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Mapping and Quantifying Biodiversity and Ecosystem Services Related to Terrestrial Vertebrates: A National Approach
Boykin, K., W. Kepner, A. Neale, AND K. Gergely. Mapping and Quantifying Biodiversity and Ecosystem Services Related to Terrestrial Vertebrates: A National Approach. Pecora 20: Observing a Changing Earth, Sioux Falls, SD, November 13 - 16, 2017.
Presentation on an innovative national system that uses deductive habitat models to measure and map terrestrial vertebrate diversity for the conterminous U.S.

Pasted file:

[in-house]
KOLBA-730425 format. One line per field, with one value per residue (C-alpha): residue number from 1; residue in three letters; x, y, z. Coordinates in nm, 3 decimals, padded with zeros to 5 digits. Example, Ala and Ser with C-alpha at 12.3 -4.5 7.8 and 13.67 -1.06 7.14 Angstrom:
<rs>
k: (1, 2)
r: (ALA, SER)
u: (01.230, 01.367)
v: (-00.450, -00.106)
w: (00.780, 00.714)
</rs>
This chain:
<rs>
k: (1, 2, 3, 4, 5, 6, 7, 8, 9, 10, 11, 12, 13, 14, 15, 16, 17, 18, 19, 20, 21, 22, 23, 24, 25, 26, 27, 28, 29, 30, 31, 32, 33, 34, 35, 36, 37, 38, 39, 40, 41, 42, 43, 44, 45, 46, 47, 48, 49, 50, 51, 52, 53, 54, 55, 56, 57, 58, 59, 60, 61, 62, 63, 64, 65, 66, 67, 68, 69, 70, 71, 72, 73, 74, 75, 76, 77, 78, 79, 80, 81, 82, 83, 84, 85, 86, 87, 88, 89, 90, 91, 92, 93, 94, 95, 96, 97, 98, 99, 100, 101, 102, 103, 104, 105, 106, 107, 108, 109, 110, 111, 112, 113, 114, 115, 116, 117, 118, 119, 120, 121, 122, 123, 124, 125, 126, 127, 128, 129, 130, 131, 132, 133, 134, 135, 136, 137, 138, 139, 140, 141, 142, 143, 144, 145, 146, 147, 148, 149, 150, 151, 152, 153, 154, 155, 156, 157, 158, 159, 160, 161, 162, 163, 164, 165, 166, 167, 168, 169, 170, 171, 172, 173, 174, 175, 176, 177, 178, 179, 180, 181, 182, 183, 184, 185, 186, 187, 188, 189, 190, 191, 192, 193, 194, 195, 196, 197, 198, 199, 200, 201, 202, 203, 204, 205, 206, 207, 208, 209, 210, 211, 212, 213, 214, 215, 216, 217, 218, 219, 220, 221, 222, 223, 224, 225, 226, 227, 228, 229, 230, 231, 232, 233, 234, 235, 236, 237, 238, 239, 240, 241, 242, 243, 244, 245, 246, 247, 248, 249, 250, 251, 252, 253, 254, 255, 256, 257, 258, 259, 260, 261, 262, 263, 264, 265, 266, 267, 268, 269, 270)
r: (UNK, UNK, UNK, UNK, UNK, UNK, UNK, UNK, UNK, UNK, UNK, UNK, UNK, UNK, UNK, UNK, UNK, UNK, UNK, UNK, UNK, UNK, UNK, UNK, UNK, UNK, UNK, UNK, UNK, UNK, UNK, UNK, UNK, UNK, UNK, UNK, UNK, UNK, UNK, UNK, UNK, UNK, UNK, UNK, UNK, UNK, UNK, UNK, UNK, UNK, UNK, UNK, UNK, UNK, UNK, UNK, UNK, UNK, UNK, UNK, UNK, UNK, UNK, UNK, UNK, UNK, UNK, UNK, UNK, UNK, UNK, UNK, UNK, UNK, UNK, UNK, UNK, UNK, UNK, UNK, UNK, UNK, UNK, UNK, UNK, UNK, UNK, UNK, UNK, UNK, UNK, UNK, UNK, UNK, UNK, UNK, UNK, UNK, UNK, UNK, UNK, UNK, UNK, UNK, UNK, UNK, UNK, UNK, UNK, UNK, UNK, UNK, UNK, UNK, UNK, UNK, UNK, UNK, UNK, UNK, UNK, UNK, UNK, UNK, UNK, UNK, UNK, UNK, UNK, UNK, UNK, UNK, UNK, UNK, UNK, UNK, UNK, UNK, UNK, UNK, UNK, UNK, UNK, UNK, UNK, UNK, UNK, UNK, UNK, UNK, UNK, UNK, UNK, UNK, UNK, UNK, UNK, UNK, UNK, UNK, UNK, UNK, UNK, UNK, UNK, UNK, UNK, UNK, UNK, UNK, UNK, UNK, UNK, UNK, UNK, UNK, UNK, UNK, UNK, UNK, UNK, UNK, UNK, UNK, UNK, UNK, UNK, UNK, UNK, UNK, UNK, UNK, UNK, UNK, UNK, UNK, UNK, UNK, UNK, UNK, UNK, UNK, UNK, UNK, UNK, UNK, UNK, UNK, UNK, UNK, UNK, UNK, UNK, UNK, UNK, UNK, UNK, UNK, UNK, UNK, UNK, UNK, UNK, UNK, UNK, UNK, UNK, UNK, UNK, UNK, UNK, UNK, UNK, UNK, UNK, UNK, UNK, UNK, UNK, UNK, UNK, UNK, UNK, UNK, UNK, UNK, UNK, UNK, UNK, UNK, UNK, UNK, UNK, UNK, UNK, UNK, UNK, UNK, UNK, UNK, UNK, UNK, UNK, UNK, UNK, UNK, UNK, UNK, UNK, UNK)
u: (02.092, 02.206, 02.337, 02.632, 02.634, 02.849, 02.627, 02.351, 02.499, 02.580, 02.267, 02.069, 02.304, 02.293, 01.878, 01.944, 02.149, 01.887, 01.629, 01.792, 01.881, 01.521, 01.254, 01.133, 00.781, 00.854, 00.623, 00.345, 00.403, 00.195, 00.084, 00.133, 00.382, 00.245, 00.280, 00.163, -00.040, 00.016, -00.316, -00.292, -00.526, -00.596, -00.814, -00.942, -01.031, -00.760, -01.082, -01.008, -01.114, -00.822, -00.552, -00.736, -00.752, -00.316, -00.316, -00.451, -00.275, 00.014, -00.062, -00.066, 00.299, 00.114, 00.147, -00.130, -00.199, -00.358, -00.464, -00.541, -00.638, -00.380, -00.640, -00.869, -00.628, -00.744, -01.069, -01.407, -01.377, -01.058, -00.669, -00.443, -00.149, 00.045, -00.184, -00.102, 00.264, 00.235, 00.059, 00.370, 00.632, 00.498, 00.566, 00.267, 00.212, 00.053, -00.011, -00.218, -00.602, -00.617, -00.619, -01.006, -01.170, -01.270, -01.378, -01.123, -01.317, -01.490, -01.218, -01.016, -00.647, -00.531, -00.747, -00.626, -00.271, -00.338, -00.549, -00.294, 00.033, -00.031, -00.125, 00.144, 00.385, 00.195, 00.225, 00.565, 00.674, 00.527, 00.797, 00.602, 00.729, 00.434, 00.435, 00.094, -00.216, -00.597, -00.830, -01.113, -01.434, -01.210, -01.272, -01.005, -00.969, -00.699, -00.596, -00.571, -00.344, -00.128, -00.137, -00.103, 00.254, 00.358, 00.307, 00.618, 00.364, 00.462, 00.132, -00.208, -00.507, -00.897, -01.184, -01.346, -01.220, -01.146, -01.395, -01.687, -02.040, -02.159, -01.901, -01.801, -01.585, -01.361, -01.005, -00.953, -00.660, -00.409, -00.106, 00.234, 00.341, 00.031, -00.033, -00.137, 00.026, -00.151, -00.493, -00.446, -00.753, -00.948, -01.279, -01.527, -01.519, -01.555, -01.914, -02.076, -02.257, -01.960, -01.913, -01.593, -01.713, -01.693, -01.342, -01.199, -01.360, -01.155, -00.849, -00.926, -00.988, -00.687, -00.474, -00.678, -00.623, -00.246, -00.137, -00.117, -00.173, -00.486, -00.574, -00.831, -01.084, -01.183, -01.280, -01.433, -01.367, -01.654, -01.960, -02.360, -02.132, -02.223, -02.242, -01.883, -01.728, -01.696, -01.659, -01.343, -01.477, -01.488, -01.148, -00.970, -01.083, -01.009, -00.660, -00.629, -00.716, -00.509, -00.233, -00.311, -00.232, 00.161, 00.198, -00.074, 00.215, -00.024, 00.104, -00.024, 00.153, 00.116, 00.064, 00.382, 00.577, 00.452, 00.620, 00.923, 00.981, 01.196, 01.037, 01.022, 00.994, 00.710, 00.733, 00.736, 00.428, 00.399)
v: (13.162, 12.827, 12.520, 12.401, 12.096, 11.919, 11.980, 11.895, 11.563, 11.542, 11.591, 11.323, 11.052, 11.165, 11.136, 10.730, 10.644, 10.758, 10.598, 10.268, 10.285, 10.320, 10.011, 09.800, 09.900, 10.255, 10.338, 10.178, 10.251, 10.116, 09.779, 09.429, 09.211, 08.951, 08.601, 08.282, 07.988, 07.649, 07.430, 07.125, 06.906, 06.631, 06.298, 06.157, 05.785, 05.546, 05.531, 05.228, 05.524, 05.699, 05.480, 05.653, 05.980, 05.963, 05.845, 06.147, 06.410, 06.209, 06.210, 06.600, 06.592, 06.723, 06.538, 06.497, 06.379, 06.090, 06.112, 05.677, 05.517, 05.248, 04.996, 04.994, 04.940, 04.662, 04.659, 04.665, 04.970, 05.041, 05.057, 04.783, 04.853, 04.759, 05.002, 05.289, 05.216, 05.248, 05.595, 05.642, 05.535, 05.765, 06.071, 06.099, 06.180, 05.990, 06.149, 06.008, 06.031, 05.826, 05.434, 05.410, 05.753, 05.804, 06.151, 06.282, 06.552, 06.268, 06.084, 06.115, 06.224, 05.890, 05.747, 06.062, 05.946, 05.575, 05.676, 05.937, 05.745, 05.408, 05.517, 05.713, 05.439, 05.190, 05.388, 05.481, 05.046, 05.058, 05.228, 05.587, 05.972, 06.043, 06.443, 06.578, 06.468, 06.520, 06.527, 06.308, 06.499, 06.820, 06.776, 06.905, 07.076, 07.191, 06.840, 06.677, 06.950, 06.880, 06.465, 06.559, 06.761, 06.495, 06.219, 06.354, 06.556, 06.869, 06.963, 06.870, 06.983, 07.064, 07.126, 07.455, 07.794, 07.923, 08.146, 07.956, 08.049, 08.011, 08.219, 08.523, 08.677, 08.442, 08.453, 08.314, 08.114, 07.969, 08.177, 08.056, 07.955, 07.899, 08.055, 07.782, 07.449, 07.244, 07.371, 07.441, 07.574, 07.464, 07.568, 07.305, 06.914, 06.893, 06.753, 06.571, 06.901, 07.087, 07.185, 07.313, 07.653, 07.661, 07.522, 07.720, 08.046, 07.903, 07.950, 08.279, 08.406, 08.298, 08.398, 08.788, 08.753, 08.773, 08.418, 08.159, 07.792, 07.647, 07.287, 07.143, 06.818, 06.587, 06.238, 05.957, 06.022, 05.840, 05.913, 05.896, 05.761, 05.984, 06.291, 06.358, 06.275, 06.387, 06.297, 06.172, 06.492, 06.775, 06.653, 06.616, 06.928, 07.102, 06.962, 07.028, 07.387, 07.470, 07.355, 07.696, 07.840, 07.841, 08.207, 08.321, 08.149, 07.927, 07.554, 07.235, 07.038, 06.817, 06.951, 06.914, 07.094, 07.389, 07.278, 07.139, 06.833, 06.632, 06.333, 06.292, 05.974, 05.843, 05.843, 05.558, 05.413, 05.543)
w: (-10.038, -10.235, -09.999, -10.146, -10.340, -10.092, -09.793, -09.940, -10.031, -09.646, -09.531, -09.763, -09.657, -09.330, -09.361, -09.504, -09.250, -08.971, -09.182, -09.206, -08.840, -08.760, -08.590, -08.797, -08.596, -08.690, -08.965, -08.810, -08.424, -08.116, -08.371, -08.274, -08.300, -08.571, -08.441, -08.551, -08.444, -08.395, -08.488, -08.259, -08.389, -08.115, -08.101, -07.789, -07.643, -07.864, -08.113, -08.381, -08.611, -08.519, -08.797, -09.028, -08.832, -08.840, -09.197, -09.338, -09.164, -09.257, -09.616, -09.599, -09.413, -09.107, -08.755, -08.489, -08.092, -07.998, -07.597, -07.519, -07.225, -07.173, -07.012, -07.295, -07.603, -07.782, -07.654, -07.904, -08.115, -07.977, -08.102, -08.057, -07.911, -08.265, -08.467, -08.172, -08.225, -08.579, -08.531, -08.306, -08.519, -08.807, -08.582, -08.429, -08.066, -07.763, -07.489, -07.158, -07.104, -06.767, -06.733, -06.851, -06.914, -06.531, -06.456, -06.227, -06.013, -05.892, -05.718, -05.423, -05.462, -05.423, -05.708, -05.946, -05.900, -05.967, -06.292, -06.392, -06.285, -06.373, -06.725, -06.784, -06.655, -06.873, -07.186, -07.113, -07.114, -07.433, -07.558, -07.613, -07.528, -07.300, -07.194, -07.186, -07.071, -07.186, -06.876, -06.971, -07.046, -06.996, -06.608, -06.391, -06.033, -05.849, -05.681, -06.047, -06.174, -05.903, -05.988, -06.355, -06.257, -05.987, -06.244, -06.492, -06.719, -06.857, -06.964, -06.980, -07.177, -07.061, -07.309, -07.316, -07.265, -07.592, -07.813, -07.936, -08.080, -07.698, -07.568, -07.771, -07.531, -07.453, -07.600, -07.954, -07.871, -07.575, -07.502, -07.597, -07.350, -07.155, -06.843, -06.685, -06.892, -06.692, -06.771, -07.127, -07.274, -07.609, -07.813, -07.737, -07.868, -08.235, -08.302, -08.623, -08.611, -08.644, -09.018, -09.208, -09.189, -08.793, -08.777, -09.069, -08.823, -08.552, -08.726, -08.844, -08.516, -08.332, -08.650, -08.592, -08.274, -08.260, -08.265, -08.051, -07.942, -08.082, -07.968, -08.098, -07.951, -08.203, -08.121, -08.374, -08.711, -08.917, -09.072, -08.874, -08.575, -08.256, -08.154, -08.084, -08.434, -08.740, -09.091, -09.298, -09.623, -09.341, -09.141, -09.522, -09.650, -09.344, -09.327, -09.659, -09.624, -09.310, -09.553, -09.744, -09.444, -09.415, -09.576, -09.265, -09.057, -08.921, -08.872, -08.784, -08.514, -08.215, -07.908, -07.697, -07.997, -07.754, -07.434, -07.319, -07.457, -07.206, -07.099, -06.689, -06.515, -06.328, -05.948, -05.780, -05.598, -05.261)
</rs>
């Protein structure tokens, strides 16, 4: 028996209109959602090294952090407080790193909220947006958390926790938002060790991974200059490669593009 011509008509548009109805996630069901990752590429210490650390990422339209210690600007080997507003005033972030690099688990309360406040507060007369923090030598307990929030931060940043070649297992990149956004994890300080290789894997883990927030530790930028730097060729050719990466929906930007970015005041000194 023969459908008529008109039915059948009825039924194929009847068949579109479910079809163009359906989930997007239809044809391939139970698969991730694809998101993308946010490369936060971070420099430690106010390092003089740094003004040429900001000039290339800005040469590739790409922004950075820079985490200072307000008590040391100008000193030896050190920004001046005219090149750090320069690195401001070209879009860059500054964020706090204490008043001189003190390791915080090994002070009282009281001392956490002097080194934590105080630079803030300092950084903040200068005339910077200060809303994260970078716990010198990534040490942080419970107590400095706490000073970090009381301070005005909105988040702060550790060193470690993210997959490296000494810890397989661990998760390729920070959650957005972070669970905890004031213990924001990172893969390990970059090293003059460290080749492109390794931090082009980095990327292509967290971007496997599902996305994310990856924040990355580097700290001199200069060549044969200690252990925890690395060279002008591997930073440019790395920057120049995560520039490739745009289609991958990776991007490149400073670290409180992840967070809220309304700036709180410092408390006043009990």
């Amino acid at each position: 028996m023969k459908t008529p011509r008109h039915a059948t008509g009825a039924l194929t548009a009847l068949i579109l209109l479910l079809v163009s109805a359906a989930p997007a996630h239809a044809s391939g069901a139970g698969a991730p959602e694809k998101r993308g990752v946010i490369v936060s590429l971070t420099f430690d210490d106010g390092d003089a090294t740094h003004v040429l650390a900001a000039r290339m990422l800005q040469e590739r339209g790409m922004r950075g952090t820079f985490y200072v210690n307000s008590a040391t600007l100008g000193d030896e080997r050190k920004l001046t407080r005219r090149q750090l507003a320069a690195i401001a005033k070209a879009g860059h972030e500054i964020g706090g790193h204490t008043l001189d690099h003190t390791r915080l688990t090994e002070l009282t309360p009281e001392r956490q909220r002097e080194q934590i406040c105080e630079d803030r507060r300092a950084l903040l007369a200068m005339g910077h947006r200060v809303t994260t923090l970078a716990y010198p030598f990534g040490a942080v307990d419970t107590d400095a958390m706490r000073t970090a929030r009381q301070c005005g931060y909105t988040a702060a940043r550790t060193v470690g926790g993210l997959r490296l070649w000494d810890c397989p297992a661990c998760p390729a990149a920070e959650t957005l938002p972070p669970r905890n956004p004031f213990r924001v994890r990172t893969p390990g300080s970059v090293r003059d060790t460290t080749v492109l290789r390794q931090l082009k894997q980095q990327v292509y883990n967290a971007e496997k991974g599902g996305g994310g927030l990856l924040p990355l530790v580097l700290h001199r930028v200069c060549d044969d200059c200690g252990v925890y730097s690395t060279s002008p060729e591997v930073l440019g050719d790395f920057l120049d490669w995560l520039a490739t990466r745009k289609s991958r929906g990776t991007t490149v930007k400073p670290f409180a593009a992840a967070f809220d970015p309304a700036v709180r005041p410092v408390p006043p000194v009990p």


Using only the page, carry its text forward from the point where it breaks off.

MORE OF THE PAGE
Biodiversity is crucial for the functioning of ecosystems and the products and services from which we transform natural assets of the Earth for human survival, security, and well-being. The ability to assess, report, map, and forecast the life support functions of ecosystems is absolutely critical to our capacity to make informed decisions to maintain the sustainable nature of our environment now and into the future. Because of the variability among living organisms and levels of organization (e.g. genetic, species, ecosystem), biodiversity has always been difficult to measure precisely, especially in a systematic manner and over multiple scales. In answer to this challenge, we have developed an approach that uses deductive habitat models for all the terrestrial vertebrates of the conterminous United States and clusters them into biodiversity metrics that relate to ecosystem service-relevant categories that reflect elements of A) Biodiversity Conservation; B) Food, Fiber, and Materials; and C) Recreation, Culture, and Aesthetics. Several metrics, such as harvestable species (big game, small game, furbearers, and waterfowl) richness, have been developed down to the 30m scale of resolution. Collectively, these provide a consistent scalable process from which to make geographic comparisons, provide thematic assessments, and to monitor status and trends in biodiversity. Currently, we include 1590 terrestrial vertebrate species (621 bird spp., 365 mammal spp., 322 reptile spp., and 282 amphibian spp.). As example, we provide selected results for the conterminous U.S. along with sub-national areas of interest to demonstrate the multi-scale utility of the approach. In these examples, geographic patterns differed among metrics and across the study areas. Additionally, we have created a dynamic element to the system to allow the exploration and addition of other metrics as they become identified and tested.